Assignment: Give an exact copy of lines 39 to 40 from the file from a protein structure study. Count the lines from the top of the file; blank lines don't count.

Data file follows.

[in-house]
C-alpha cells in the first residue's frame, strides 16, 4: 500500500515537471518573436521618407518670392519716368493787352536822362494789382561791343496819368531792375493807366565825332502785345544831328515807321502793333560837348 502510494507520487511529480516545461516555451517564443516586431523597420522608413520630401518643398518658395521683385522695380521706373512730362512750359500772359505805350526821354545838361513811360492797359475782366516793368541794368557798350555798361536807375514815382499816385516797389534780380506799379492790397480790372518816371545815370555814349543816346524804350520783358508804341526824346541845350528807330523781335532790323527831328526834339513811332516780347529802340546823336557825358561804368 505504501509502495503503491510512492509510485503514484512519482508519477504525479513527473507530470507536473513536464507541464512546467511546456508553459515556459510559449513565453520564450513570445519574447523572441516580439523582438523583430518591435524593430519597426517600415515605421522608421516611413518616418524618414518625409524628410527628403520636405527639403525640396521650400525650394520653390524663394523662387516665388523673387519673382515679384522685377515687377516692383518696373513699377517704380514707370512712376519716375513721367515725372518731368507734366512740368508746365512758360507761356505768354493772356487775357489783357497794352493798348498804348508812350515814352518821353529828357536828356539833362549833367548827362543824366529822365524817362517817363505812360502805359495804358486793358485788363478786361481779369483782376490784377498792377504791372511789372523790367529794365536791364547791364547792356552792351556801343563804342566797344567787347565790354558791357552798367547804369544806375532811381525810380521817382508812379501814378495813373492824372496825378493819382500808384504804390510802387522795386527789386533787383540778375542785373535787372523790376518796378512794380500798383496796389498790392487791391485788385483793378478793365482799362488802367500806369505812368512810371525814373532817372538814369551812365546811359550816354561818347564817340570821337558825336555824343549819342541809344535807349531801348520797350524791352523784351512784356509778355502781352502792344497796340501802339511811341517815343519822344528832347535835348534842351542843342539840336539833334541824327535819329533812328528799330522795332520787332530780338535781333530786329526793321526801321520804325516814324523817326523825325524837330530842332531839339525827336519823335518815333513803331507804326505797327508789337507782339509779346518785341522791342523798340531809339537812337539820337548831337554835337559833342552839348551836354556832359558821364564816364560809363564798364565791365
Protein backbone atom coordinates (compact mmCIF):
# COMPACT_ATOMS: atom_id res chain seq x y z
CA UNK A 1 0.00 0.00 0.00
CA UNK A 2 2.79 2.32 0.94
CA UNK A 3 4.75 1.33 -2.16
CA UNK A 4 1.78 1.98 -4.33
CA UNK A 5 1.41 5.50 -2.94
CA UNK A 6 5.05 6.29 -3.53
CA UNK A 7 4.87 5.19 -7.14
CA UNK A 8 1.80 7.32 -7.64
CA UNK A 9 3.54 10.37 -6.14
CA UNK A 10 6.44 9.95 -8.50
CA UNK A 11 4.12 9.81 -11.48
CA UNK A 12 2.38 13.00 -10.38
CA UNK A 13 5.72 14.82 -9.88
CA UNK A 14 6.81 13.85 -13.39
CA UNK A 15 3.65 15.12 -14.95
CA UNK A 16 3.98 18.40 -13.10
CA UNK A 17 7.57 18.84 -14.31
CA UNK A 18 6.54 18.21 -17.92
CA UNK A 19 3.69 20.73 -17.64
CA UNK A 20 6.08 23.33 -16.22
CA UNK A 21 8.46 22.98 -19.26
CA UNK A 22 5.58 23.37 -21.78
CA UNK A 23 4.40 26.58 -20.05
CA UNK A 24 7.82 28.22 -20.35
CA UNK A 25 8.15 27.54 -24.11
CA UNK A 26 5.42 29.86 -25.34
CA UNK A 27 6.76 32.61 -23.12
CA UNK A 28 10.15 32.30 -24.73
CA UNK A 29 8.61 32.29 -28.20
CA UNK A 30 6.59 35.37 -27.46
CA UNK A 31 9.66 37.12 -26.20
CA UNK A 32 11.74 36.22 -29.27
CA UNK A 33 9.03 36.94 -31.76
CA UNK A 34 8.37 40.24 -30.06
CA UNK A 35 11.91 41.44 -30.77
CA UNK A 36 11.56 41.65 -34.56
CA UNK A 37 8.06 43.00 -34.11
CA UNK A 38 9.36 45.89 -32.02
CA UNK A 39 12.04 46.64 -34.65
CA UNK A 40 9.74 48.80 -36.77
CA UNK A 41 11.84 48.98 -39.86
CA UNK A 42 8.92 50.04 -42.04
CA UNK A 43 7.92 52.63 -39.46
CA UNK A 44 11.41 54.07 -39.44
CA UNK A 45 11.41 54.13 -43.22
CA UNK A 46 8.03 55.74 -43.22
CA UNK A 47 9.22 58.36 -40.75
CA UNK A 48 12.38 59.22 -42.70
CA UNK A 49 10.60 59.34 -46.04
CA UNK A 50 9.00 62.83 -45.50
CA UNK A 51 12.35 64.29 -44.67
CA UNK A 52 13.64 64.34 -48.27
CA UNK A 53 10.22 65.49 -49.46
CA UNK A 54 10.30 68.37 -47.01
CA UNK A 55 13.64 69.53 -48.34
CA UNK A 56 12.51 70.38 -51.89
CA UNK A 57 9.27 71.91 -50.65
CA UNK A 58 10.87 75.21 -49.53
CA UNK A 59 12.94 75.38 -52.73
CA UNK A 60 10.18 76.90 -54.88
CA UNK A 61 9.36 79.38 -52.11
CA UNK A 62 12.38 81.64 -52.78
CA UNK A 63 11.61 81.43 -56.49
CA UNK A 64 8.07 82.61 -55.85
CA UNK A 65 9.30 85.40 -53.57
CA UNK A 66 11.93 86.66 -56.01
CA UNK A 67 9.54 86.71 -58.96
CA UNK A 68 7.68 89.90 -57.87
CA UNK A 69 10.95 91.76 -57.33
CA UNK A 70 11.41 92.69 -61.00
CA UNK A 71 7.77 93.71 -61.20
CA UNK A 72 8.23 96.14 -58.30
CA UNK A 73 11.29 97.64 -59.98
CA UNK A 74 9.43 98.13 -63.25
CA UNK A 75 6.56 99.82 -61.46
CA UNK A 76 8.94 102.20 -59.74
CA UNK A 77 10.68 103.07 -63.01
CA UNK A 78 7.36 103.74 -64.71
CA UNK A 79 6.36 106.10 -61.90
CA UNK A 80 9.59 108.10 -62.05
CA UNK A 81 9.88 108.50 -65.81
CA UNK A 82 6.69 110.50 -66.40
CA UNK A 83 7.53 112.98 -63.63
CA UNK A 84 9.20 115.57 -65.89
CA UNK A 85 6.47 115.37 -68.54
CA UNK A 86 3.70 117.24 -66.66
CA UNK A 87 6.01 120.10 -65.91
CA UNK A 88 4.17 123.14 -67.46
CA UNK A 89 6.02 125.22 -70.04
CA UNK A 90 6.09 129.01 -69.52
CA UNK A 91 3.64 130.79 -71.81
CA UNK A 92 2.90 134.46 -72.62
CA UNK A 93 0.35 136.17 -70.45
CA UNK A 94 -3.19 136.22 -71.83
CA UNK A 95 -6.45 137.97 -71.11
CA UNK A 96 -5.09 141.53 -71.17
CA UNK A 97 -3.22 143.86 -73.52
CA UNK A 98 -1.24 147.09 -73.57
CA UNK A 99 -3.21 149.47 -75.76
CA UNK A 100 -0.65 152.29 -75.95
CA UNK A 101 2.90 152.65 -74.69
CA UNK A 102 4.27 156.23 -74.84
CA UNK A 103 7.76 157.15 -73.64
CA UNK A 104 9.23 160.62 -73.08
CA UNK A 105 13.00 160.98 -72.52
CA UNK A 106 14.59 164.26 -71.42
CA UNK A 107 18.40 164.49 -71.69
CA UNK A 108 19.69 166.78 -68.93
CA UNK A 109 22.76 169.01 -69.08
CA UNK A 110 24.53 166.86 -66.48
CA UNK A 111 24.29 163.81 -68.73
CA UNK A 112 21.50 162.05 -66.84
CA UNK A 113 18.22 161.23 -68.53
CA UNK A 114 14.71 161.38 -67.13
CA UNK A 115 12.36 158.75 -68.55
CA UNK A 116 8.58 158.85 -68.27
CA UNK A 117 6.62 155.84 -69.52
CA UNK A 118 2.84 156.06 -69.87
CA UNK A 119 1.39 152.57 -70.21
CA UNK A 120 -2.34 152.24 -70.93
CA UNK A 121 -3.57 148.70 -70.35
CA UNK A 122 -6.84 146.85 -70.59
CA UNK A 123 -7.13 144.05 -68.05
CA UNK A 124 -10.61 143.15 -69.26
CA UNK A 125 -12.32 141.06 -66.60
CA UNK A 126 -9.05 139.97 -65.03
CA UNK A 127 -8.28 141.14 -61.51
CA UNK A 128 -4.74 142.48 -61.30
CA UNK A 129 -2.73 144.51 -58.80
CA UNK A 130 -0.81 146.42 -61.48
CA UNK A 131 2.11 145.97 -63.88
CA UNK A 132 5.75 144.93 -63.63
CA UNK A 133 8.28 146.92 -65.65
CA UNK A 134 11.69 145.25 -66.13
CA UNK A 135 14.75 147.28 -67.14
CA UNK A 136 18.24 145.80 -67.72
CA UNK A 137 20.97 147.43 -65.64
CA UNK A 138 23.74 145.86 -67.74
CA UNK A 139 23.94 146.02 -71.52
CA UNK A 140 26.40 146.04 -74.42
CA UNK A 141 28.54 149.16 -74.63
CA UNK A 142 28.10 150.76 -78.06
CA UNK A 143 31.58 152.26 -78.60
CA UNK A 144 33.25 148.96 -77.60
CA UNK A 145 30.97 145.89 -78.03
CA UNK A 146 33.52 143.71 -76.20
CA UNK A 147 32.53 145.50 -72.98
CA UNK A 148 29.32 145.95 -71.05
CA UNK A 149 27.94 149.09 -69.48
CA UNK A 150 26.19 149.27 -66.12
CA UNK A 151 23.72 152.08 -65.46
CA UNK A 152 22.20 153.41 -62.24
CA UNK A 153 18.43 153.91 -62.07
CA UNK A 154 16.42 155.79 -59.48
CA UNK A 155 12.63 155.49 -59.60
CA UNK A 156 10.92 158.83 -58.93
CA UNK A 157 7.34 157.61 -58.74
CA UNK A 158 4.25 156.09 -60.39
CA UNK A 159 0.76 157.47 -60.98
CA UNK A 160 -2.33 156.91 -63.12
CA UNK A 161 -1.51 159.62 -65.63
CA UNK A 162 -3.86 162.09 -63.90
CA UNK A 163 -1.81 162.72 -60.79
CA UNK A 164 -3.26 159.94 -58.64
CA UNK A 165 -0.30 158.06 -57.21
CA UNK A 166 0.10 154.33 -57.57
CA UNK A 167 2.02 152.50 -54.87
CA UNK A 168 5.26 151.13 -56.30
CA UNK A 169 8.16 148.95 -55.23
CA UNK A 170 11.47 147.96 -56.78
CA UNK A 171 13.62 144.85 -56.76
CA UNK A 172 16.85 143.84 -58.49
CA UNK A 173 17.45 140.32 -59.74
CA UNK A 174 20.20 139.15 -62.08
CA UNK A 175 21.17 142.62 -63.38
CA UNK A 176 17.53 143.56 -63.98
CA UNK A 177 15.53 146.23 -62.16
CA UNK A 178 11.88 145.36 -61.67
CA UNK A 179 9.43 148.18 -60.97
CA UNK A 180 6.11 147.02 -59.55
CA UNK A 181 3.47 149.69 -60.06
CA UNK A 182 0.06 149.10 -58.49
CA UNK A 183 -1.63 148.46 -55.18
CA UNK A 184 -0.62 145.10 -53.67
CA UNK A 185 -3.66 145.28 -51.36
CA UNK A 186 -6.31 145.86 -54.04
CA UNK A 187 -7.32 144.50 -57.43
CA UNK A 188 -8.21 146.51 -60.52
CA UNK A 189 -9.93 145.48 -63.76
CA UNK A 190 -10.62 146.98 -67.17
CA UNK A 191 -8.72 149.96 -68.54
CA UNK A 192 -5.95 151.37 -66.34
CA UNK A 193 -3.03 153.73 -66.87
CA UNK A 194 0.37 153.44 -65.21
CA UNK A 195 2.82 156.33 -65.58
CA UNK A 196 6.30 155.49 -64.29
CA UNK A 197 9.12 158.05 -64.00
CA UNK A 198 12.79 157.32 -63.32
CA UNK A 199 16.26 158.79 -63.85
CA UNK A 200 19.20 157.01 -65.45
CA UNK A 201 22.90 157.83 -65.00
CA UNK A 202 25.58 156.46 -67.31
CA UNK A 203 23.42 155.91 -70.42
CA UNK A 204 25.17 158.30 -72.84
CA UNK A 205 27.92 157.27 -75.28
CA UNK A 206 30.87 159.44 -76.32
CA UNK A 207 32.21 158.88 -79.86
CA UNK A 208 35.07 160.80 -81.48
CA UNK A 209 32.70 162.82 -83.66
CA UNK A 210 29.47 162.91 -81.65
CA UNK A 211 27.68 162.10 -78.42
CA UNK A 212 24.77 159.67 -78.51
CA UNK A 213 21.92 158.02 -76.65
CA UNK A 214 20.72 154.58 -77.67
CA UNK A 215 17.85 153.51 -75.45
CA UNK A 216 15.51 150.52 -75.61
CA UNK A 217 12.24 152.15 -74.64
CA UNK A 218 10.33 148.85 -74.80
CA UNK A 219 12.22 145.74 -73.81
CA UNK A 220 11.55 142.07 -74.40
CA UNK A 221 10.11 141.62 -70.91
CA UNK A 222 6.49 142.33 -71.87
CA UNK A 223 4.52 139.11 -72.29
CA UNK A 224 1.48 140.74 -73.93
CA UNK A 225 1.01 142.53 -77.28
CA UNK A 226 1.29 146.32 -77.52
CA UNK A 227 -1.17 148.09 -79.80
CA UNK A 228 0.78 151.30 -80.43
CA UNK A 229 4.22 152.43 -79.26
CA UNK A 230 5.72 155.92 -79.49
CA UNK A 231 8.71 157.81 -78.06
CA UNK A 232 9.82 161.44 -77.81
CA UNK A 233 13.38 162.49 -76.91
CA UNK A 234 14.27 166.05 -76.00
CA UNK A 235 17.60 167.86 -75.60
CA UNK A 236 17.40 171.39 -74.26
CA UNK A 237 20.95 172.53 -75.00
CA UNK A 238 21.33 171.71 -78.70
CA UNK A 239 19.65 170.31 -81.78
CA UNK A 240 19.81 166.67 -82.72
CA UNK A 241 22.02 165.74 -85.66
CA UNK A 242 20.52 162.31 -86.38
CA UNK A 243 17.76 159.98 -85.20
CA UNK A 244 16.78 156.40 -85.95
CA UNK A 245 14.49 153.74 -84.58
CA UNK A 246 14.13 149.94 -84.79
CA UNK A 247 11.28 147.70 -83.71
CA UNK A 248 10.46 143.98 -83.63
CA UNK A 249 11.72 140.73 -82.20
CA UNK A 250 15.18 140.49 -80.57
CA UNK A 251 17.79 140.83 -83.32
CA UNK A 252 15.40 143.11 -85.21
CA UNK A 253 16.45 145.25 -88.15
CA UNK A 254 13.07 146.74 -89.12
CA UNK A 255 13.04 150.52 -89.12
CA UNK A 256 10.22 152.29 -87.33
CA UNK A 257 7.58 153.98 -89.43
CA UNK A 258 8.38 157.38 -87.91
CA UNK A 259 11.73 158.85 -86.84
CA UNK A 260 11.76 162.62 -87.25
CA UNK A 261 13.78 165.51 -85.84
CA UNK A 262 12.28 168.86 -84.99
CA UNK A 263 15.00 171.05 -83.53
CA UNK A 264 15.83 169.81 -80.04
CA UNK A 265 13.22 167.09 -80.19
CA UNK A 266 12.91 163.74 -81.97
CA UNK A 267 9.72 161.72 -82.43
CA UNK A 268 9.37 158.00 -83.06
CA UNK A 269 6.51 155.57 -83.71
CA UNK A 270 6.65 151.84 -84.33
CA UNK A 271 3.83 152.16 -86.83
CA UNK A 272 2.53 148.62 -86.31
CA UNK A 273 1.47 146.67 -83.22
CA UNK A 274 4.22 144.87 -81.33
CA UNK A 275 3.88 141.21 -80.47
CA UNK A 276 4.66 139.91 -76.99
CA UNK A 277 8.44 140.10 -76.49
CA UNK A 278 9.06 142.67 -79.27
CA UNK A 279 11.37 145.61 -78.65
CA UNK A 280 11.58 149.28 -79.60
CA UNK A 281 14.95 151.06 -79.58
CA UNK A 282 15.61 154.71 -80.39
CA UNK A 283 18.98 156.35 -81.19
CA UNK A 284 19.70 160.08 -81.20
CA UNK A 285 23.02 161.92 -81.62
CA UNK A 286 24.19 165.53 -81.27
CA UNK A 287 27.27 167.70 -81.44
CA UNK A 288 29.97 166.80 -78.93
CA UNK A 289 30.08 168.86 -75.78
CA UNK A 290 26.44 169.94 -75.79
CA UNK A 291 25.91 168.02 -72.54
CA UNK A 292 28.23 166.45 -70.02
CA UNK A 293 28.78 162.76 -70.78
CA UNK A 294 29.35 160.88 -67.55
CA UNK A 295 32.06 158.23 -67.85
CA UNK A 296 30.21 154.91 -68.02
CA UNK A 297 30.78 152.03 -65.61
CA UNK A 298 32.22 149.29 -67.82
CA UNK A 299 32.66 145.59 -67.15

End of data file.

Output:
CA UNK A 35 11.91 41.44 -30.77
CA UNK A 36 11.56 41.65 -34.56